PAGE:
WASHINGTON, D.C. – Today, U.S. Sen. Sherrod Brown (D-OH) urged the Food and Drug Administration (FDA) to continue to work towards keeping the Ben Venue laboratory in Bedford open and finding the laboratory a permanent manufacturer in order to combat shortages of life saving drugs and protect local jobs.    

“The temporary agreement to continue producing Doxil in Bedford is encouraging,” Brown said. “With current drug shortages and the need for manufacturing jobs in Northeast Ohio, I will continue to work with the FDA and the City of Bedford to find a permanent solution for the facility.”   

In October 2013, Ben Venue, under the auspices of Boehringer Ingelheim, a German-based drug company, announced that it would stop production by the end of 2013 and phase out jobs through 2014. But according to the Society of Health-System Pharmacists (ASHP), there is a shortage of Doxorubicin (or “Doxil”), a cancer fighting drug used in chemotherapy that is made at the Bedford facility. Recently, a temporary agreement was reached that would enable a prescription drug maker, Johnson and Johnson (J&J), to lease portions of the facility and continue producing Doxil while retaining Bedford jobs.

With 117 new drug shortages in 2012, and 251 in 2011, Brown urged the FDA to work towards finding a permanent solution that would keep manufacturing in Bedford. Brown also urged the FDA to share its long-term strategy of utilizing laboratories like Bedford’s to fight domestic drug shortages for patients across the country. Brown’s letter to the Commissioner of the FDA, Margaret Hamburg, M.D., can be read in its entirety HERE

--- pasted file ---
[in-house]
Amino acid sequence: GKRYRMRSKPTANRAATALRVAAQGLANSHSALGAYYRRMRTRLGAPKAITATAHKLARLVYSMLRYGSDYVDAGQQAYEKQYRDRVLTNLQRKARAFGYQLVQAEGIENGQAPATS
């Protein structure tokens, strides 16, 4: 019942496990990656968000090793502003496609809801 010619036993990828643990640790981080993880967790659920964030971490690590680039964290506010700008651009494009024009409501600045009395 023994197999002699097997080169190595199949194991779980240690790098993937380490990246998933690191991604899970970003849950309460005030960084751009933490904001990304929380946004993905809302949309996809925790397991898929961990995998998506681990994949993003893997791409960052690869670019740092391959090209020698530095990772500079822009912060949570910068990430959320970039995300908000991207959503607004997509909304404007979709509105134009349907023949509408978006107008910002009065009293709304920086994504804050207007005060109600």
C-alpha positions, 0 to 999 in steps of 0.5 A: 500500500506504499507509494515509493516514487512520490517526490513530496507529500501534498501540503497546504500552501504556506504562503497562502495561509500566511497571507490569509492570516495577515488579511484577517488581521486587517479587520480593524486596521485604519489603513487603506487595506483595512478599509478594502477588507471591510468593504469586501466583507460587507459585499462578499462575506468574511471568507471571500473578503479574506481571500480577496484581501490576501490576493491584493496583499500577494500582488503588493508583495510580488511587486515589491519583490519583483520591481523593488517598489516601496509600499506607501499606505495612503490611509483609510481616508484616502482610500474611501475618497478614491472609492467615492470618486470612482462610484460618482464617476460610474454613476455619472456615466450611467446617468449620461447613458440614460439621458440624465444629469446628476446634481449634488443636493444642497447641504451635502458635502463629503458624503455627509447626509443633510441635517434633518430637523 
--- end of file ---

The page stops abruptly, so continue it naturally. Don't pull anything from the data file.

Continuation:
Brown continues the fight to keep prescription drug manufacturing at the Bedford facility. Following Ben Venue’s announcement, Brown participated in a meeting between Bedford city officials, management from Ben Venue, and U.S. Rep. Marcia Fudge (OH-11). During the meeting, Ben Venue agreed to work in close coordination with Bedford in order to help find a buyer for its facility, and agreed to weekly meetings with local officials. The company has operated in Bedford for more than 80 years.

Brown also continues to fight for the health and wellness of Ohio’s citizens by working to eliminate prescription drug shortages. In May 2013, he was apprised of a shortage of trace minerals that are used in tube feeding fragile preemies and other seriously ill patients by Ohio children’s hospitals, and joined colleagues on a letter imploring the FDA to find creative solutions to this shortage. As a result, the FDA found a supplier in a country with a known safe supply chain to fill the need until American manufacturing could resume. The shortage, and subsequent FDA action, affects infants in hospitals across the state, including Summit County’s Akron Children’s Hospital. Prior to FDA action, institutions like Akron Children’s had serious fears that the shortage could affect their treatment of critically ill babies.

In February 2012, Brown called on the FDA to address drug shortages by working with drug manufacturers to ramp up production of Methotrexate, a drug used to fight acute lymphoblastic leukemia (A.L.L.), childhood leukemia. Following Brown’s call, the FDA announced later that month that it prevented 114 shortages since the implementation of an Executive Order and that it approved production of a new drug to fight childhood leukemia.